Cambray Sheep Cheese, Nannup

It’s a cheese lover’s fantasy come true to be invited to visit a cheesemaker’s cheese room. I can’t get my protective headgear and shoe covers on quickly enough. Once I’m all suited up, I tiptoe between the wooden shelves in wonderment, breathing in the cool aroma of a room full of ageing hard cheeses.

In the Cambray cheese room

In the Cambray cheese room

I’m in Nannup, around 3 hours south of Perth, with a group of journalists on a whirlwind tour of this year’s ‘guest town’ Margaret River, visiting some of the producers from the region who will be exhibiting at this year’s Perth Royal Show. Family owned and operated Cambray Sheep Cheese has entered four cheeses in the competition at the Show.

As soon as I clamber out of the bus, camera in hand, I know I’m going to like it here. The air is crisp and smells like “farm”.

Cambray Sheep Cheese - farm shop entrance

Cambray Sheep Cheese – farm shop entrance

Bruce Wilde grew up in Pingelly but left the family sheep farm to join the police service where he served for over 25 years. Bruce’s wife Jane learned cheesemaking during her recovery after a period of serious illness.

After Bruce left the police service, his background in sheep farming and Jane’s passion for cheesemaking made it a natural decision to run a sheep farm and produce sheep’s cheese on their Nannup property. Furthermore, Bruce refused to milk cows, being a staunch sheep farming man.

Today, Jane is at Cambray’s new cheese shop, which opened in Balingup just last month. Youngest son Tom and Cambray employee Sophie are here at Nannup along with Bruce to tell us all about Cambray cheese.

Bruce Wilde talks about Cambray Sheep Cheese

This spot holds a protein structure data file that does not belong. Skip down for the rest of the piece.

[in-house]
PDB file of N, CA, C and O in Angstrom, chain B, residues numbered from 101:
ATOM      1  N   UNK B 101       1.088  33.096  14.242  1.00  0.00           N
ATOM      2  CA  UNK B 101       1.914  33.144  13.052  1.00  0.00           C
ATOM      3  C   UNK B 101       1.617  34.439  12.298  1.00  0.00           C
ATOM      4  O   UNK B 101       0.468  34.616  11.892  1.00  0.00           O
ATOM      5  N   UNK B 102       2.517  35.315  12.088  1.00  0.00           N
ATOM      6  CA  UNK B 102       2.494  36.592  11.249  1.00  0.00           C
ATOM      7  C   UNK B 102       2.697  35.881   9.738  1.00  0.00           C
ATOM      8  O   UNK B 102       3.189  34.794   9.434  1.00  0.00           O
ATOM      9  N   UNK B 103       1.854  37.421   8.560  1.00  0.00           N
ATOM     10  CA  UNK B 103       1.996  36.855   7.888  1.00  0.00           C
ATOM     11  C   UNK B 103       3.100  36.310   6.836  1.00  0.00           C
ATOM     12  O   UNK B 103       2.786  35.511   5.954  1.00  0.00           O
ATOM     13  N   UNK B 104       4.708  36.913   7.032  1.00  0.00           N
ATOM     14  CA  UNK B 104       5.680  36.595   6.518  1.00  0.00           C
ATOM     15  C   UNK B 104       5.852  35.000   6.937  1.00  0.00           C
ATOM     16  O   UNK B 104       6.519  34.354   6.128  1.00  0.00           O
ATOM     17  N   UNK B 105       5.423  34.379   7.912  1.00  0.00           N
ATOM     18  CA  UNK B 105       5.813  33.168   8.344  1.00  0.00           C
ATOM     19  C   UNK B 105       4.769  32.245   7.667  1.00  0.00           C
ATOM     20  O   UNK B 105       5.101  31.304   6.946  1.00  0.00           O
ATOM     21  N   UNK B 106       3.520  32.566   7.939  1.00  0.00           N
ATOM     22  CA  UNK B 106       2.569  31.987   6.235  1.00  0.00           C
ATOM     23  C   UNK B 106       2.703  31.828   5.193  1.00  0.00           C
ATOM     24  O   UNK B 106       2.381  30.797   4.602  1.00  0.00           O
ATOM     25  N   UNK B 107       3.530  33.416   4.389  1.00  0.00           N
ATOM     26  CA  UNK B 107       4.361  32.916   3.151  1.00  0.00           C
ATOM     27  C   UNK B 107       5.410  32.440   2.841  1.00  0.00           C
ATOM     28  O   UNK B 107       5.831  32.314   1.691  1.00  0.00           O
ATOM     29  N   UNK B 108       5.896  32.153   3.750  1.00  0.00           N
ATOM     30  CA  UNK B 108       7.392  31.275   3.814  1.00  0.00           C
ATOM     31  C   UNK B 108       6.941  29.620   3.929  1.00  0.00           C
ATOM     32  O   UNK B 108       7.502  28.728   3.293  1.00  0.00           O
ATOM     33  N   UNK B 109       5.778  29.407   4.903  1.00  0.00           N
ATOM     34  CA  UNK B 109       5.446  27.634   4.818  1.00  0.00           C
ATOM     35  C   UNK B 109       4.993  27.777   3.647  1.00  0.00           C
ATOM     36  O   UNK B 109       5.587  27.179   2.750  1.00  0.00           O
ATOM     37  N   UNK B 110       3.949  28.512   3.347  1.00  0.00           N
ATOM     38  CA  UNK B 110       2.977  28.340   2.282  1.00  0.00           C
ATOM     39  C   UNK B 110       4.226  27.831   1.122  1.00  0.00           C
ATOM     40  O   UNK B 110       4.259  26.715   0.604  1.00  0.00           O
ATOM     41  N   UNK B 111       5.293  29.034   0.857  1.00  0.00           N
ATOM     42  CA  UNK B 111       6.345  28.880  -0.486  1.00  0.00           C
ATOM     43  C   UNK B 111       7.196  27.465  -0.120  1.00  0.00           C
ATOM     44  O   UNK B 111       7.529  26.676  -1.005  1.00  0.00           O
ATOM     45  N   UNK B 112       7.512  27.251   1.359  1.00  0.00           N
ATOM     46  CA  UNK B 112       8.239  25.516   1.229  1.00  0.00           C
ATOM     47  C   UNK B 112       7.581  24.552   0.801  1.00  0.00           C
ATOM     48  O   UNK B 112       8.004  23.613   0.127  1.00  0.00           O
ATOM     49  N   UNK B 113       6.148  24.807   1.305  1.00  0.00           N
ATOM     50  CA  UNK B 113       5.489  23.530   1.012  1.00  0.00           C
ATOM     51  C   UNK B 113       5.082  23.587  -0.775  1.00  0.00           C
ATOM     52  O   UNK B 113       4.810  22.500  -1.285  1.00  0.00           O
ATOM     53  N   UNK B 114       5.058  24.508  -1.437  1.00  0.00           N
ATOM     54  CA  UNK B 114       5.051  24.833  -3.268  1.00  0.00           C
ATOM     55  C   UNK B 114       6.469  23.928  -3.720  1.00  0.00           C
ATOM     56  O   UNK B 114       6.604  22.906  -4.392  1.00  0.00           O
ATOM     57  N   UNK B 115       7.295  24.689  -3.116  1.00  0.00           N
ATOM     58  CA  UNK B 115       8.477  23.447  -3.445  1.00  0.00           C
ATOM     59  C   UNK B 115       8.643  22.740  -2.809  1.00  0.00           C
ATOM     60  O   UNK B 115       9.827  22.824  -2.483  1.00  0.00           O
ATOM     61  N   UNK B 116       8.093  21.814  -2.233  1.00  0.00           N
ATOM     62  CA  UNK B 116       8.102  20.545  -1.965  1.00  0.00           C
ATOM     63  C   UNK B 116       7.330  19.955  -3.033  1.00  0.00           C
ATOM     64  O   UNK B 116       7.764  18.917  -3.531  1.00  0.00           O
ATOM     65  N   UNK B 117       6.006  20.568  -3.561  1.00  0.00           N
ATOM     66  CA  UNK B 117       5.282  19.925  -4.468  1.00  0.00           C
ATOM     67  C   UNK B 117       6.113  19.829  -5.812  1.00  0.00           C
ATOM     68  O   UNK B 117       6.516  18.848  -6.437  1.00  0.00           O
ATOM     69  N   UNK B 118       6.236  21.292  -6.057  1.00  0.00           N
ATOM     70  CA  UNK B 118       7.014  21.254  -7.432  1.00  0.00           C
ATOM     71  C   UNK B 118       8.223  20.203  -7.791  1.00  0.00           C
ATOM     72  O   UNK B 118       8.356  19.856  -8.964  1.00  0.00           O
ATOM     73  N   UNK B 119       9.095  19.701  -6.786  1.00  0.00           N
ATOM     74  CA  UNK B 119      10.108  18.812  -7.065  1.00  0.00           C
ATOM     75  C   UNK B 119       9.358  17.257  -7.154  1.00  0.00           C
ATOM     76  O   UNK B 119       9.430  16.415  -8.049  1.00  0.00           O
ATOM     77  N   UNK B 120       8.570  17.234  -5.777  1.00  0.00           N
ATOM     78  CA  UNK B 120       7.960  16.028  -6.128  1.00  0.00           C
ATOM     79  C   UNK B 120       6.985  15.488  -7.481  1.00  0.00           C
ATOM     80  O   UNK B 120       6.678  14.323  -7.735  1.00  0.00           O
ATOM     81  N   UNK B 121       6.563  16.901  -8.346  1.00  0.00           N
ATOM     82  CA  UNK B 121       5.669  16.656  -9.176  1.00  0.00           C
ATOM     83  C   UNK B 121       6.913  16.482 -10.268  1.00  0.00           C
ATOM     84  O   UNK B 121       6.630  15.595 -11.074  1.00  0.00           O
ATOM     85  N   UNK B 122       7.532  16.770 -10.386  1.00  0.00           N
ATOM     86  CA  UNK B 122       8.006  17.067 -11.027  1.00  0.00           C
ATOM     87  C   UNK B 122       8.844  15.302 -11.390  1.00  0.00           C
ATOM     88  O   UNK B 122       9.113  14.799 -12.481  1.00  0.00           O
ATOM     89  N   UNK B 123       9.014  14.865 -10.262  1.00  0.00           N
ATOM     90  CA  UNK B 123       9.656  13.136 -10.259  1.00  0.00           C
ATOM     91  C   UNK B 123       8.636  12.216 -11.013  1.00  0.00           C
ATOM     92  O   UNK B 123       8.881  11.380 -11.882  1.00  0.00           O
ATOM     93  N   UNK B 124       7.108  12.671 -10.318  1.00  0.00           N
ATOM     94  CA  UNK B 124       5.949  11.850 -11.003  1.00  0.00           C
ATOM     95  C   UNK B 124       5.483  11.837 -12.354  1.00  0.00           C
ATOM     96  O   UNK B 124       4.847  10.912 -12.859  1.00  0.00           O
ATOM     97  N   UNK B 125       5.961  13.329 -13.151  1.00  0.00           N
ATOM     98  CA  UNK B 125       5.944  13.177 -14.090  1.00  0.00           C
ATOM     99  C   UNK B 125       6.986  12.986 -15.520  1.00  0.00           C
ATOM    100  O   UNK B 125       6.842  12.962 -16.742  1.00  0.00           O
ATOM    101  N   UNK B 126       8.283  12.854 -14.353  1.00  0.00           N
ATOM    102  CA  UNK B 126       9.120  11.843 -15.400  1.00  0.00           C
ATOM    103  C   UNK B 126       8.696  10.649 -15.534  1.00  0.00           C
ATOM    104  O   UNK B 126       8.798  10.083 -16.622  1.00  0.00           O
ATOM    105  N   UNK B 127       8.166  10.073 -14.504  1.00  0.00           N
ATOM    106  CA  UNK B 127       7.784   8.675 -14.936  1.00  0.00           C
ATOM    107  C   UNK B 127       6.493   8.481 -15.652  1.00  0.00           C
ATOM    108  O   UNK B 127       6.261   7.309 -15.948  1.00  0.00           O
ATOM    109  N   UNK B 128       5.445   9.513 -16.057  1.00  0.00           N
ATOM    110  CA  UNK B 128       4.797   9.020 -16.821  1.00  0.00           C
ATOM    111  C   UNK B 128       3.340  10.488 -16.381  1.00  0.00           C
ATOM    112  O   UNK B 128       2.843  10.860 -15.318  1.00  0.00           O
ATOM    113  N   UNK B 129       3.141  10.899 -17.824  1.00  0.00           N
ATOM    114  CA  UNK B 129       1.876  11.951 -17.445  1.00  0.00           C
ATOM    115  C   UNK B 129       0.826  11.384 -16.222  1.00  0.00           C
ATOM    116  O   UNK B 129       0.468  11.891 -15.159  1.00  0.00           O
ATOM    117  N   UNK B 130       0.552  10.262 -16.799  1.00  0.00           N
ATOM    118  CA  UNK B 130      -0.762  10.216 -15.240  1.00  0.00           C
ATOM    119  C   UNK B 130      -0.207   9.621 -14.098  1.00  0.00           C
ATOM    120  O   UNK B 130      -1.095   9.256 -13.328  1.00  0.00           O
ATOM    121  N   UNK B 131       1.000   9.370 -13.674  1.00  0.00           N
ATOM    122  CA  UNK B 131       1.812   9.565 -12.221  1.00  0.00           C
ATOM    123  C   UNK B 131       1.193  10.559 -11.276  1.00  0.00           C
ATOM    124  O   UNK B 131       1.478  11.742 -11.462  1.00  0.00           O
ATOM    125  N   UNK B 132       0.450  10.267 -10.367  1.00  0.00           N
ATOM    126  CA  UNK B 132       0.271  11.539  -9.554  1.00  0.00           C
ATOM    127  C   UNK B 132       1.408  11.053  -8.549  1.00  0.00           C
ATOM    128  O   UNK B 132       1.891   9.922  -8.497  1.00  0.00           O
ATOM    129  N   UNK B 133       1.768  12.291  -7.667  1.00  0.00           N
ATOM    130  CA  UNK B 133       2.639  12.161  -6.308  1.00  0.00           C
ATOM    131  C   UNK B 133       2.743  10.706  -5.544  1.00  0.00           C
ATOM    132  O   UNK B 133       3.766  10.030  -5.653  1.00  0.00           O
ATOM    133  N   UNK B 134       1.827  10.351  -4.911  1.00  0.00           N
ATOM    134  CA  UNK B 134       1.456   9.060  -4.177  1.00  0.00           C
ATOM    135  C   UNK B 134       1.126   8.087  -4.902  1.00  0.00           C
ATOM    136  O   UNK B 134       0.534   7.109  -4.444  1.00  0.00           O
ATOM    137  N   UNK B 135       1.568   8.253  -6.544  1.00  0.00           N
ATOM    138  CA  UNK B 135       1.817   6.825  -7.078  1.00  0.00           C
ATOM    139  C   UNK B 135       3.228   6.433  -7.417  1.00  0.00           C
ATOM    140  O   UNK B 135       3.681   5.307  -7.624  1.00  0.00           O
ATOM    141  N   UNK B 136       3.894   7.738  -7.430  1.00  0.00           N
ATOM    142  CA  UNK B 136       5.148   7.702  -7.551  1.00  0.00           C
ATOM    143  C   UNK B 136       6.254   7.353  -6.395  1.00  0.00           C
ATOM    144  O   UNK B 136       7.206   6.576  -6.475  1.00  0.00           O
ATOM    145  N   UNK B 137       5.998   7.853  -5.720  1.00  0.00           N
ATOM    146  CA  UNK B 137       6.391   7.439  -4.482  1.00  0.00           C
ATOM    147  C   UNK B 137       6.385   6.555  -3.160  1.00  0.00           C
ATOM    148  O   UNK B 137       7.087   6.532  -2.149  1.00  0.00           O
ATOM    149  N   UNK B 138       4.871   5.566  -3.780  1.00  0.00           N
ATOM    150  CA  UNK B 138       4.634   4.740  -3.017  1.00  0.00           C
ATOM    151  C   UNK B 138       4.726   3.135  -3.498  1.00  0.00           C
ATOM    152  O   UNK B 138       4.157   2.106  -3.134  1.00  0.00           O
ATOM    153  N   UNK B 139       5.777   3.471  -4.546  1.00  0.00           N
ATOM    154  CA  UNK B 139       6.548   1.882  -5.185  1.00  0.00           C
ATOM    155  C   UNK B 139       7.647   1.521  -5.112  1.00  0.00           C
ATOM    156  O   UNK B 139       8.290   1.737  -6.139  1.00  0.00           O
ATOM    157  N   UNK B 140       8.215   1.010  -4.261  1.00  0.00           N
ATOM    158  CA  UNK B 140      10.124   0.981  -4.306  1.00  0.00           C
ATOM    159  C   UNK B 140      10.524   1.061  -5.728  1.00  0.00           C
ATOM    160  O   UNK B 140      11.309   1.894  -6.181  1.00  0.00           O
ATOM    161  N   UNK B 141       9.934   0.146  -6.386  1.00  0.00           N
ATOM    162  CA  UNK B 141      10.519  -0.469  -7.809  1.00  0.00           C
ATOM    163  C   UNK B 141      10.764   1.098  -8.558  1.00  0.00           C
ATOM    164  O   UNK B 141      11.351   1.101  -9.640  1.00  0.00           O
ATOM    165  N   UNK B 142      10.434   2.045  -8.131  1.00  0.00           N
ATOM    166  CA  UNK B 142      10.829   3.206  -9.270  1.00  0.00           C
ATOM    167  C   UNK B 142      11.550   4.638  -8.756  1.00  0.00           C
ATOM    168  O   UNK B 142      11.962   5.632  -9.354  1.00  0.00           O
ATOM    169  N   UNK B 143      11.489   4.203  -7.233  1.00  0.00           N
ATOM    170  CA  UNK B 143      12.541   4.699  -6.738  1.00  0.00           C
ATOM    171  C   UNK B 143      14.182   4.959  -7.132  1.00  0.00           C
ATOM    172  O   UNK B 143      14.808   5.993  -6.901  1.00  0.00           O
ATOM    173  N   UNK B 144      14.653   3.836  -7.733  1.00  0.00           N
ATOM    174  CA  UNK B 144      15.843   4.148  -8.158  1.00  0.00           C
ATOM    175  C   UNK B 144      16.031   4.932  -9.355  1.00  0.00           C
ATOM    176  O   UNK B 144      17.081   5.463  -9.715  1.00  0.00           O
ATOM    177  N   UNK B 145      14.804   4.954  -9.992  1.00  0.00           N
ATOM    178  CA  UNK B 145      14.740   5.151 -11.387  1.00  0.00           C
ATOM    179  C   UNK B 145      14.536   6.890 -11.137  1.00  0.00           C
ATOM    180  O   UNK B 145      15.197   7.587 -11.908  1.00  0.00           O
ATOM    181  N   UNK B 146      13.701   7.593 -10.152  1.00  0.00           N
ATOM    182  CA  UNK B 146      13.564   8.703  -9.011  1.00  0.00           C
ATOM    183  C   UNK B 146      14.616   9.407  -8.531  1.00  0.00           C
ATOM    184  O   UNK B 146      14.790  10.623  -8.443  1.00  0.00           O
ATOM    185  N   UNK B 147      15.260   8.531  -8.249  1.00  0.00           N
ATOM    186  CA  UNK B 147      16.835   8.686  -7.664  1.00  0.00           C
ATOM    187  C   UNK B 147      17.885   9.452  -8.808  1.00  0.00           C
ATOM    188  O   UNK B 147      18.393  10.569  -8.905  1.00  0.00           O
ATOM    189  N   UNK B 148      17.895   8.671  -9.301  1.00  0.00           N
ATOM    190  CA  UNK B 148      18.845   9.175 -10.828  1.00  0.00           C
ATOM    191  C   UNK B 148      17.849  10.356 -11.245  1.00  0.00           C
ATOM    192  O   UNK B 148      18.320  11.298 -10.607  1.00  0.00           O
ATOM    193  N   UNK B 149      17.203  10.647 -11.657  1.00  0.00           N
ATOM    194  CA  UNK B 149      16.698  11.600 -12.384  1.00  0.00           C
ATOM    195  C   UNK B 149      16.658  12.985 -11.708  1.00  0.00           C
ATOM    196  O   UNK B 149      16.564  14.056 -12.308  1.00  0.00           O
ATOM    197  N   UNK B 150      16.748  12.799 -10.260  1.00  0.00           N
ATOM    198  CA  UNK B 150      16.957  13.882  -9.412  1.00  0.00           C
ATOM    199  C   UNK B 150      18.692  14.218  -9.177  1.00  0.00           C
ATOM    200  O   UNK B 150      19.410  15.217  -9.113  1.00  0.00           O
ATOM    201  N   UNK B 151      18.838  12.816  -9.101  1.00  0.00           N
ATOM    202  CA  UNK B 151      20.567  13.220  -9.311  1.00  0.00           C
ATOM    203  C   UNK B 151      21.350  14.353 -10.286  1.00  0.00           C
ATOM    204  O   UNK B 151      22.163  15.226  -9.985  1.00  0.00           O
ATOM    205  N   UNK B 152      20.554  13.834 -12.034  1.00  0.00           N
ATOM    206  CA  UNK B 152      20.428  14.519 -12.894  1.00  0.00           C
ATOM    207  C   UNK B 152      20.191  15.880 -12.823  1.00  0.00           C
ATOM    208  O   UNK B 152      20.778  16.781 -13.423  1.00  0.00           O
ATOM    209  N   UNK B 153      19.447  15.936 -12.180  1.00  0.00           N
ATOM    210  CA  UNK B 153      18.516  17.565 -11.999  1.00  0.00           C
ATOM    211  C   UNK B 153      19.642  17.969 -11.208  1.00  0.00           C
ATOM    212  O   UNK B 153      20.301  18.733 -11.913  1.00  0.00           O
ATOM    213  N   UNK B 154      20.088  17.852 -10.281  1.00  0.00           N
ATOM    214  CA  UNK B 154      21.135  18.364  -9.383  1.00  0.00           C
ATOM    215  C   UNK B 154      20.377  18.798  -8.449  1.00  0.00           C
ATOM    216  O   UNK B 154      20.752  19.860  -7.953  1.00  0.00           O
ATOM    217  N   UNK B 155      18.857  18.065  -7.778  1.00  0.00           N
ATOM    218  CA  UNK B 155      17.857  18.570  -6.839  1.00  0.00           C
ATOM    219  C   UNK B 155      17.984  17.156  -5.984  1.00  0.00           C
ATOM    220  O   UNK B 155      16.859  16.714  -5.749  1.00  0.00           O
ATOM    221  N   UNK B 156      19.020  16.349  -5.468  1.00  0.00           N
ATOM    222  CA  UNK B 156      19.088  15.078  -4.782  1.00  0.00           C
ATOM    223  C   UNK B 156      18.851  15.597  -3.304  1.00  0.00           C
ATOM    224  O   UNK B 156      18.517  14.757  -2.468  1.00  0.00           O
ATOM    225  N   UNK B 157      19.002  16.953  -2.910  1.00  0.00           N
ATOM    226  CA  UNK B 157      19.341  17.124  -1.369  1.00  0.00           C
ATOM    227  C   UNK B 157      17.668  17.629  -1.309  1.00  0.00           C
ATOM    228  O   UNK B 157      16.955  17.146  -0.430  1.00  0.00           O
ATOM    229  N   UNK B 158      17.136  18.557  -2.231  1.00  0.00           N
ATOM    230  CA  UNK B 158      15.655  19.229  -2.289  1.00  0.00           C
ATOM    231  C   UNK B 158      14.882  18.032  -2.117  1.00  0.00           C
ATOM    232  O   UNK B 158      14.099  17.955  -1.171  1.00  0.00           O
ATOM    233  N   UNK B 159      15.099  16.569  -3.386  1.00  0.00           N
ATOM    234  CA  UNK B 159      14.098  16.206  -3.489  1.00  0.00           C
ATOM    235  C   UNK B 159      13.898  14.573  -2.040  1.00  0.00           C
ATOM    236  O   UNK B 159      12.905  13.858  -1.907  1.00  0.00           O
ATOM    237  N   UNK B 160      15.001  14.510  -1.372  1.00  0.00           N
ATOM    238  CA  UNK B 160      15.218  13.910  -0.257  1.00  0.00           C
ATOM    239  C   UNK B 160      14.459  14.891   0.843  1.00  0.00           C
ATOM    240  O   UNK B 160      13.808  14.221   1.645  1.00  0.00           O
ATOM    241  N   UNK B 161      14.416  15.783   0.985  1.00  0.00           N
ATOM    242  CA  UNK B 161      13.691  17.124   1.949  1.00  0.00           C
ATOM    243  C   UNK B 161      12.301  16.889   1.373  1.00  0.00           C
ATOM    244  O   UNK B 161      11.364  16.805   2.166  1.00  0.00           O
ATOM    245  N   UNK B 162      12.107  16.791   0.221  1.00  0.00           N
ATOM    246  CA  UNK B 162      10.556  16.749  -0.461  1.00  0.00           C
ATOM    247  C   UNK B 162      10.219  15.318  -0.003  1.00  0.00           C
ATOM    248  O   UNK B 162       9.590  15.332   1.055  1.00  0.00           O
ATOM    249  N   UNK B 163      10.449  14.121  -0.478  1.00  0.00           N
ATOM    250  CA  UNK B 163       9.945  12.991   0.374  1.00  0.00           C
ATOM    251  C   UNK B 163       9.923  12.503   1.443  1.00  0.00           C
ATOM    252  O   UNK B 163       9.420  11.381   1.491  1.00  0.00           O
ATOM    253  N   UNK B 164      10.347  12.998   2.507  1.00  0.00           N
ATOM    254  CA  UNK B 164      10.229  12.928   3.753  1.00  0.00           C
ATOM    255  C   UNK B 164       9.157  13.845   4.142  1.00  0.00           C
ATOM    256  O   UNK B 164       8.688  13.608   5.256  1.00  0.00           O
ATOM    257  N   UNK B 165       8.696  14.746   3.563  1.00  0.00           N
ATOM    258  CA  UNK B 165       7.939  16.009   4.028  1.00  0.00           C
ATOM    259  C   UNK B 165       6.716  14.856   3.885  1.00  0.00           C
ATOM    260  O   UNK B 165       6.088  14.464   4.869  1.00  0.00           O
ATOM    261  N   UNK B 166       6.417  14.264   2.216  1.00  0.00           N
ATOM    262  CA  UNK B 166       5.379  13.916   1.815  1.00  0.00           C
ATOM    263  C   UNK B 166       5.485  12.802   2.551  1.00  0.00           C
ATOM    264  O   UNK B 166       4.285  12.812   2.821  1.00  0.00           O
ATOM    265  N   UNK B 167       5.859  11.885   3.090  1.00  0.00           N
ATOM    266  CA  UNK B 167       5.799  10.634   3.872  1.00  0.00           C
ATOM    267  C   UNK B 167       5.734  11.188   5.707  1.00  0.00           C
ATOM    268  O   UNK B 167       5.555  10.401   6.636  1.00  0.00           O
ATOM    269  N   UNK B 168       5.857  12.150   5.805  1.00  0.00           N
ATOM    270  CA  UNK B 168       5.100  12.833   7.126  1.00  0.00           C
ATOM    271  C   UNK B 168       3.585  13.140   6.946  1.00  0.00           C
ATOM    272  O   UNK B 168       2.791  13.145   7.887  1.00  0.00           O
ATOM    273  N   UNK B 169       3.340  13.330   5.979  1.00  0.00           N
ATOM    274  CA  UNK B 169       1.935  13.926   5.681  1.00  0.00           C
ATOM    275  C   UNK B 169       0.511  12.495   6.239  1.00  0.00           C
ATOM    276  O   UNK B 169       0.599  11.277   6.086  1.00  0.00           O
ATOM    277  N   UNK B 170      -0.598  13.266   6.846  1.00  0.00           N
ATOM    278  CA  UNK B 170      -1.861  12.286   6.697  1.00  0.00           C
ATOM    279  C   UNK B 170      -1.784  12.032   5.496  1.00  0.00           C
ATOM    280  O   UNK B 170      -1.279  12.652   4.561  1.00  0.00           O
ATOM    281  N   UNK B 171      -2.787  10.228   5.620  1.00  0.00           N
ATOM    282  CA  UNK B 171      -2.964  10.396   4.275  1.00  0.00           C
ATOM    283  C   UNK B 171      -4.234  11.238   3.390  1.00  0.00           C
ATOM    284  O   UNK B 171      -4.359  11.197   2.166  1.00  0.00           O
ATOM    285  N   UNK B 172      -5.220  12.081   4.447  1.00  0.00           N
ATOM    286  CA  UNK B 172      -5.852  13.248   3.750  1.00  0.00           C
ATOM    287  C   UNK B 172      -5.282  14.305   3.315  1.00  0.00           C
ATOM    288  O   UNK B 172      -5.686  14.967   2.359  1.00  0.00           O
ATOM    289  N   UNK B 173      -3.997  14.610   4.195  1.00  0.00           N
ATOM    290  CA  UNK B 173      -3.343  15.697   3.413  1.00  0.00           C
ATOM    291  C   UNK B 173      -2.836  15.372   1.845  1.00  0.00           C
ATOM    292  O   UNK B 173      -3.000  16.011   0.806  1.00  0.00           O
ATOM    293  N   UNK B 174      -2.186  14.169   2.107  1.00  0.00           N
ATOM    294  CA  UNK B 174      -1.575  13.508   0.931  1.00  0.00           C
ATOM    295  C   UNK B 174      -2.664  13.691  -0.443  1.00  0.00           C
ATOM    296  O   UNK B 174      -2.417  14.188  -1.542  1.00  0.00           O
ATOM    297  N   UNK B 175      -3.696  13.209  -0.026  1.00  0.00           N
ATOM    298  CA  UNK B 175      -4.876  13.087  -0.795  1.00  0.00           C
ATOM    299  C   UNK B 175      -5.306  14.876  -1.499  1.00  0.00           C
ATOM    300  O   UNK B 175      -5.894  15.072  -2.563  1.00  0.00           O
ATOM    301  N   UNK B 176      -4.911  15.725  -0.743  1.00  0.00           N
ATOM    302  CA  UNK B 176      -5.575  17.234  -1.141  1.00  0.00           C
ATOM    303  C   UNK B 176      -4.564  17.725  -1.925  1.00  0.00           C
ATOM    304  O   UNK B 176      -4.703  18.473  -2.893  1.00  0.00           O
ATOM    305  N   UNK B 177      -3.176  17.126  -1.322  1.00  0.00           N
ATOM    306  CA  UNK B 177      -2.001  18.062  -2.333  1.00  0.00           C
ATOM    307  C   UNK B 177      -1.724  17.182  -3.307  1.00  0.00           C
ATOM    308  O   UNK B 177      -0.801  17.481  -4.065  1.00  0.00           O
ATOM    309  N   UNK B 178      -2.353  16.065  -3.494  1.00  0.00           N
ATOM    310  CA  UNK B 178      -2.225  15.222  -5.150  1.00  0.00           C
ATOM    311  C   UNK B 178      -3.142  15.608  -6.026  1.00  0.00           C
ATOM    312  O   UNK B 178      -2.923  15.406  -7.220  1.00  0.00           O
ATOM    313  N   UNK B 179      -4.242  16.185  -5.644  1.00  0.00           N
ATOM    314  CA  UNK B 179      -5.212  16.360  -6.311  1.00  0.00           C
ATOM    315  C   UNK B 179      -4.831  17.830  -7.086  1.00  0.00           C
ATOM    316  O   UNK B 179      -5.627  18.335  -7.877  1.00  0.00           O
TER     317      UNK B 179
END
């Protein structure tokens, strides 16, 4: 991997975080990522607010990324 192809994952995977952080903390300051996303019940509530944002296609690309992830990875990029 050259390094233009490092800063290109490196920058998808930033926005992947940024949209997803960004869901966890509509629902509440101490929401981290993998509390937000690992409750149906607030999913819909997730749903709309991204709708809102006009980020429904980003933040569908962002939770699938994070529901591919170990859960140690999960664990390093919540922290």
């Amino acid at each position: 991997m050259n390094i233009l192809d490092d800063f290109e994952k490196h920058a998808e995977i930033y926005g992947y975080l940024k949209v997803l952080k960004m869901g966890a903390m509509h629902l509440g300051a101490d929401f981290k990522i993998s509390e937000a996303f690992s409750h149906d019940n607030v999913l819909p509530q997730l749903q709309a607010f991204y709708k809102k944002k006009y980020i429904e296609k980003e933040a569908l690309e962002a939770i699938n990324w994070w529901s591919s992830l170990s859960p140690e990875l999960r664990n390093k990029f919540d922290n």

Bruce Wilde: “I’m not milking any cows!”

As well as their farm shop, Bruce and Jane run a small orchard growing chemical-free avocados, citrus and stone fruit. The 160-acre property is surrounded by beautiful state forest and also includes two cottages offering farmstay accommodation for a getaway in picturesque and tranquil surroundings.

Visitors to this cosy farm shop can buy cheeses to take home and also enjoy freshly baked scones, Jane’s homemade fruitcake topped with Cambray Farmhouse Gold cheese, or a cheese platter with homemade jam and seasonal fruit. And to drink: coffee, tea, freshly squeezed farm-grown orange juice or a glass of fresh ewe’s milk (seasonal).

Did you know?
Ewes are milked twice daily 8 months of the year. Because of this, some of Cambray’s sheep cheeses are only available at certain times of year.

Barrel of goodies - local olive oil, preserves, famous homemade fruit cakes and books about cheese

Barrel of goodies – local olive oil and honey, Jane’s preserves and famous homemade fruit cakes and books about cheese

Tom’s the only one of the six Wilde children who’s following in his cheesemaking mum’s footsteps. He’s more softly-spoken than his dad but just as chuffed to talk to us about cheese. He makes the matured cheeses while his mum and master cheesemaker Jane specialises in French-style soft cheeses including Brie and Camembert. The cheeses are handmade using traditional recipes and techniques, all free of additives and preservatives. As Bruce declares with pride: “Our cheese is milk, culture, rennet and salt – that’s it.” Some of the hard cheeses are aged for many months in this temperature and humidity controlled cheese room, turned daily by hand.